We already knew.
Ruby was a town baby where we live. Bright skin and a skip down the square, yes, even old men and broken down autos admired her light.
Ruby was a ten year baby when her Grandpaw died. Ruby was a fifteen year girl when she started wearing lipstick to church and cashing her own birthday checks at the bank downtown. Ruby wore pillbox hats. Ruby read horoscopes in the daily rag and believed them. Ruby did not eat the crusts of her sandwiches.
Ruby was a seven year baby when she was first rushed to the hospital. To the morphine and the plaster and the candy stripers and did you hear about the Moseley girl? She fell outta tree and kept falling and, oh, bless her heart and, oh, where was her mother.
Ruby was seven:
The mimosa tree outside of her house dropped sticky pink fuzzies onto her apricot arms, little fingers gripping the jungle-poles, lines of ants continuing up her fleshy mountain forearms. The air was plum pudding and no one could hear the splitting, no, not even mother, Ruby tumbling blue dress arm cracking, a pile of new branches on the ground.
Even then Ruby thought she was dying.
We all already knew this.
We knew that the body was painted up, the mother, oh where was her mother when she was needed, she is a crumpled tissue, now. A crushed hat. We knew that when we looked up at the ceiling we would see a red flower blossom. We knew that if Ruby could do it, anyone was at risk and we gathered as paranoid administrators, frantic mothers, weary preachers.
We did not know Ruby anymore.
We did not know that she was nineteen before she could bear to eat a good breakfast again. We did not know what she was singing.
We broke it down as we awaited the town baby funeral. We sat in crowded Rotary Rooms, holding empty steno pads. We could not read clocks or newspapers or play checkers anymore. We paused at our screen doors, wondering if anyone else was out. If sitting alone was better than together. If the mother had anyone to sit with.
We stood by our front windows and watched the boxes of clothes get shipped off to Good Will. We felt the sob that sank into the cracks of the buildings and caused even the shoulders of the Civil War statues to sag in the square.
We broke it down because we had to. Because we did not get to know.
A lonesome room, we assume, and a silence that boxes off the ears and presses down on them, leaning on the walls and the brain. A cracked coffee cup on the table beside a white mirror. A burnt ring in the wooden table. These are the things we did not know.
We broke it down further and sipped at it. We sat by open windows and noted the squares of light that dogs laid under, like rugs, letting their coats get hot and shiny.
A put-together metal majesty. A room, yes a room, and a ceiling with crimson blooms.
Happiness is a warm, yes we get the reference. We do not laugh because it is not funny.
The gripping metal market, the jet plane inside her lovely lobes.
"Ruby was my best friend," lines of pearls still sob at each other, each secretly wondering if they gave her a push.
For days after the incident we lit candles at the altar and laid carnations and marbles and seashells and peppermint candies at the foot of her framed portrait. No one went to school. Blinded mothers lined up outside of doctor's offices, cold fingers gripping the bouncy shoulders of their teenage daughters, reminding them that it is best to get them checked out, and do we want another Ruby?
We did not know the chemical solution to get the spot off the ceiling, the pharmaceutical placebo drugs that could have helped.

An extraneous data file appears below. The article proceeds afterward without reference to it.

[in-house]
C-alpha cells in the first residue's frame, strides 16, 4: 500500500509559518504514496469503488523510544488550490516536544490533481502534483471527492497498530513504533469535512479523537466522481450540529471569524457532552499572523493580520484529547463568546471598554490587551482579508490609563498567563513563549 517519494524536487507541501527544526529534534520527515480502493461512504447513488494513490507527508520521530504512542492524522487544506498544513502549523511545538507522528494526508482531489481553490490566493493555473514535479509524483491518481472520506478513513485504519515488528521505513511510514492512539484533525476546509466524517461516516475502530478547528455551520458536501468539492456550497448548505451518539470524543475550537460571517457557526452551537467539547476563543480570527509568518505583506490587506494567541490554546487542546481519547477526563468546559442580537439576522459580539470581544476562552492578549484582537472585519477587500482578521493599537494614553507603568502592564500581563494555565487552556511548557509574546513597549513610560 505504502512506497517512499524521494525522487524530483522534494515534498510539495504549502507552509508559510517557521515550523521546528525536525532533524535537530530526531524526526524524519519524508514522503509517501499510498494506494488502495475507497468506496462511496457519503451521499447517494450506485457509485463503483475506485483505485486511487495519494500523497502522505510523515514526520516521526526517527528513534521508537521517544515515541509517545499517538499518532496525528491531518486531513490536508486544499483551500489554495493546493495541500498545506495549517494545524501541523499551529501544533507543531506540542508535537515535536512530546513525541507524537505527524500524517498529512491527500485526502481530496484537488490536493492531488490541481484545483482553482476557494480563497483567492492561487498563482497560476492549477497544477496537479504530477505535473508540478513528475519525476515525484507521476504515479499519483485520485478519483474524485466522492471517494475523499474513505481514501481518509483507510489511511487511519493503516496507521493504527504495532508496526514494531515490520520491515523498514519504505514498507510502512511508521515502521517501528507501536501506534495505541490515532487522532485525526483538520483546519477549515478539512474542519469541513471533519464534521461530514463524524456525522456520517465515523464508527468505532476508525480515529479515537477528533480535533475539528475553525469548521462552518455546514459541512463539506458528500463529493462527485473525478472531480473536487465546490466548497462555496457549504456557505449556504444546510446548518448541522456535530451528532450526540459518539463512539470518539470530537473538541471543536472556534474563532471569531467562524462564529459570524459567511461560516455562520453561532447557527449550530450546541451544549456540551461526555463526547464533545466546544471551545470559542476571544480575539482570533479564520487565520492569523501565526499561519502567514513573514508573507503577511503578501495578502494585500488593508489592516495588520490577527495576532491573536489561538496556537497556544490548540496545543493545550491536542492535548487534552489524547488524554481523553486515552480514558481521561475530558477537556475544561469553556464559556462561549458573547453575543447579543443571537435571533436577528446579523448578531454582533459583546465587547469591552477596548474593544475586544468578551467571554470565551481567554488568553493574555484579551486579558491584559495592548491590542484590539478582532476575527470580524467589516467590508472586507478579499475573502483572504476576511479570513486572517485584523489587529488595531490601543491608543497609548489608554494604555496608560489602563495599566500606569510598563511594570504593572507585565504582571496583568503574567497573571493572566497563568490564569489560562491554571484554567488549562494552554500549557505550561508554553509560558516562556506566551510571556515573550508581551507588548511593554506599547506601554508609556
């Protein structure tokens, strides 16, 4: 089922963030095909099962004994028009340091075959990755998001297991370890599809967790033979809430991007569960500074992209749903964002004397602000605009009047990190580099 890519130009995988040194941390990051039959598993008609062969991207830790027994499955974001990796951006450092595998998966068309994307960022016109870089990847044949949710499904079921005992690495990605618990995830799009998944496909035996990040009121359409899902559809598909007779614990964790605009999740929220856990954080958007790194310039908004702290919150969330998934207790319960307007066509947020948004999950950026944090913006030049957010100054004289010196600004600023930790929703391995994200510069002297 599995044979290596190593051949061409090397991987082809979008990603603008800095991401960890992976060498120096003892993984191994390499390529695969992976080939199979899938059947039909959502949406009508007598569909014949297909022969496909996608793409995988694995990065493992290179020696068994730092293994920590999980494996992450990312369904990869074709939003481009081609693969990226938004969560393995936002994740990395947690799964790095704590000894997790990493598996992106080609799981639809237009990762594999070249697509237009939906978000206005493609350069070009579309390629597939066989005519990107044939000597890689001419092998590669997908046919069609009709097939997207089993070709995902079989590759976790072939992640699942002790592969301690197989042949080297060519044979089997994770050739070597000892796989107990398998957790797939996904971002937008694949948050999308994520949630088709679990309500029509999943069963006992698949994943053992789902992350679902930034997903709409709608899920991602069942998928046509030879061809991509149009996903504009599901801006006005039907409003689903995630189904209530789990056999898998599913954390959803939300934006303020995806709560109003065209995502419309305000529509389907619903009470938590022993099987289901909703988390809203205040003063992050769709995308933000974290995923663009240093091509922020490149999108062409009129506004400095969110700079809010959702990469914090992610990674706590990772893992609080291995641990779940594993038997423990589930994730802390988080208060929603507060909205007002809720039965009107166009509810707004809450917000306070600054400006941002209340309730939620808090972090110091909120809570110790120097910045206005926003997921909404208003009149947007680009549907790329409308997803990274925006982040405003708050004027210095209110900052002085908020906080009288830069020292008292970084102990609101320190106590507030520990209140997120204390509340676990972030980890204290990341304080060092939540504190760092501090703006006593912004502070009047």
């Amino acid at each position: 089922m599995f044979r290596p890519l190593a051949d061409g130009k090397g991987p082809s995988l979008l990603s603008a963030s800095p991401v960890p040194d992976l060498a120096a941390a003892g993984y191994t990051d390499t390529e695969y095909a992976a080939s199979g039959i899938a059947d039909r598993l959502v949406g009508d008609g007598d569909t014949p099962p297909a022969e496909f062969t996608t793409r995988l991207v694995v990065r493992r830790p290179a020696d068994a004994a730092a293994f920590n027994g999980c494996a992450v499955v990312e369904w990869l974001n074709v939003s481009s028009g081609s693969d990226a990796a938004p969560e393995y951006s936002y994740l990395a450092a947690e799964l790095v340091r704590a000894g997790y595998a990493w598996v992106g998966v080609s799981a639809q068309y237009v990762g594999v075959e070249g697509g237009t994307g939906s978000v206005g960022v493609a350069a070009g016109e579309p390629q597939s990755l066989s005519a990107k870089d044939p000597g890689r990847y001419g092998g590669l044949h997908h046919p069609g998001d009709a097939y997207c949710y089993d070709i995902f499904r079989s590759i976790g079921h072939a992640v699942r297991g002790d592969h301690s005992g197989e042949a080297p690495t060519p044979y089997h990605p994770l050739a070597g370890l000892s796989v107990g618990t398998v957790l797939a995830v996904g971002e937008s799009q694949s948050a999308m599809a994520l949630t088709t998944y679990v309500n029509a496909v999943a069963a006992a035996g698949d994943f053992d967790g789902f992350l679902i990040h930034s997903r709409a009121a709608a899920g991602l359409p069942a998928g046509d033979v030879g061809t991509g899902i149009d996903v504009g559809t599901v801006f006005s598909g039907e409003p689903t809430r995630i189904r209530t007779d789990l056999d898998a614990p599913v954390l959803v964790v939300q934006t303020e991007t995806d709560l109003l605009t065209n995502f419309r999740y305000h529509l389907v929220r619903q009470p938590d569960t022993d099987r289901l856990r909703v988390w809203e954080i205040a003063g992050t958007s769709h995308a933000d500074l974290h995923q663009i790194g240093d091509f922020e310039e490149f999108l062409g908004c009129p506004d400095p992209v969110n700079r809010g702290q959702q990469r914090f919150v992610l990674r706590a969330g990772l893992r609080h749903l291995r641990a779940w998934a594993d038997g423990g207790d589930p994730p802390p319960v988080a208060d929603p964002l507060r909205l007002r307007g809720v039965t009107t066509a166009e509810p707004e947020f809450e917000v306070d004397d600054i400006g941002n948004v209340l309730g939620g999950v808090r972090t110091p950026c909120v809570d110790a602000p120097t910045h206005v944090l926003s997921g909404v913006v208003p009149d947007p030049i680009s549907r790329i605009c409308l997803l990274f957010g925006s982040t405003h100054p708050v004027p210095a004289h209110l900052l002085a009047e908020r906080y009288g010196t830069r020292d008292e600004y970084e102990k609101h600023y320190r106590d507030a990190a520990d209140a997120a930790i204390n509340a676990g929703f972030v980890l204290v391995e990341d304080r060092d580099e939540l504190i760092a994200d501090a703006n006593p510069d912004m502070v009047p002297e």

. . .
Weeks after the funeral when the town finally ran out of tissues and everyone's nose was permanently red and raw, the tears turned from soft salt droplets to shots of acid burning the cheek. The mother, oh where was her mother, who fled in the middle of the night to Montgomery or wherever. The floodgates opened and the sky sank from gray to orange. "Why did we ever love such a child, so messed up in the head?" and, "Oh, what a terrible, shaky mother," and we all knew it, and we all hated it.
The hatred was warm metal that everyone could feel in their hands late at night when their pillow fell off the bed and they groped for it in the darkness.
Everyone wore the stain. The yellow house was bulldozed and the splotch on the ceiling was now brown and the splotch on the ceiling was now crushed up into a pile of rubble and the old men watched as the green Tonka trucks tore that mother down.
On Saturday nights at pink sleepover parties girls gathered in circles on the floor, whispering. The horror of it all was delicious on their tongues and they dissected it carefully before flitting back to discussing the belt loops on boy's pants and the cup sizes of their sore tangerines.
What the girls knew:
Ruby, so pretty, too pretty they decided, was a perfectly sweet girl (well, a bit of a gossip) and one day something snapped and oh, where was her mother, and lord, I'm glad we have all found Jesus and will not snap like that. My mother cried for a week, one girl said. They all agreed that they cared deeply.
. . .
Here is what I know:
A few mornings before the yellow house was torn down I saw the mother quietly rolling out of town, blue car softly crushing the gravel and gray dirt. The air was icy; she was wearing sunglasses even though the sun was just rising. I watched her as she slowed to a crawl and pulled off to the side of the road.
She put the car in park and opened the door, slowly at first, but all of a sudden came tumbling out, a pile of mess. She sobbed in the dirt, making sludge with her tears and collecting it underneath her fingernails. Her face was mud pie; her name was Mary. This is something I know.
Nancy Lee Roane is a high school senior living in Tuscaloosa, Alabama. This is her first publication. She plans to eat a cheeseburger at a Greek food joint. Tonight.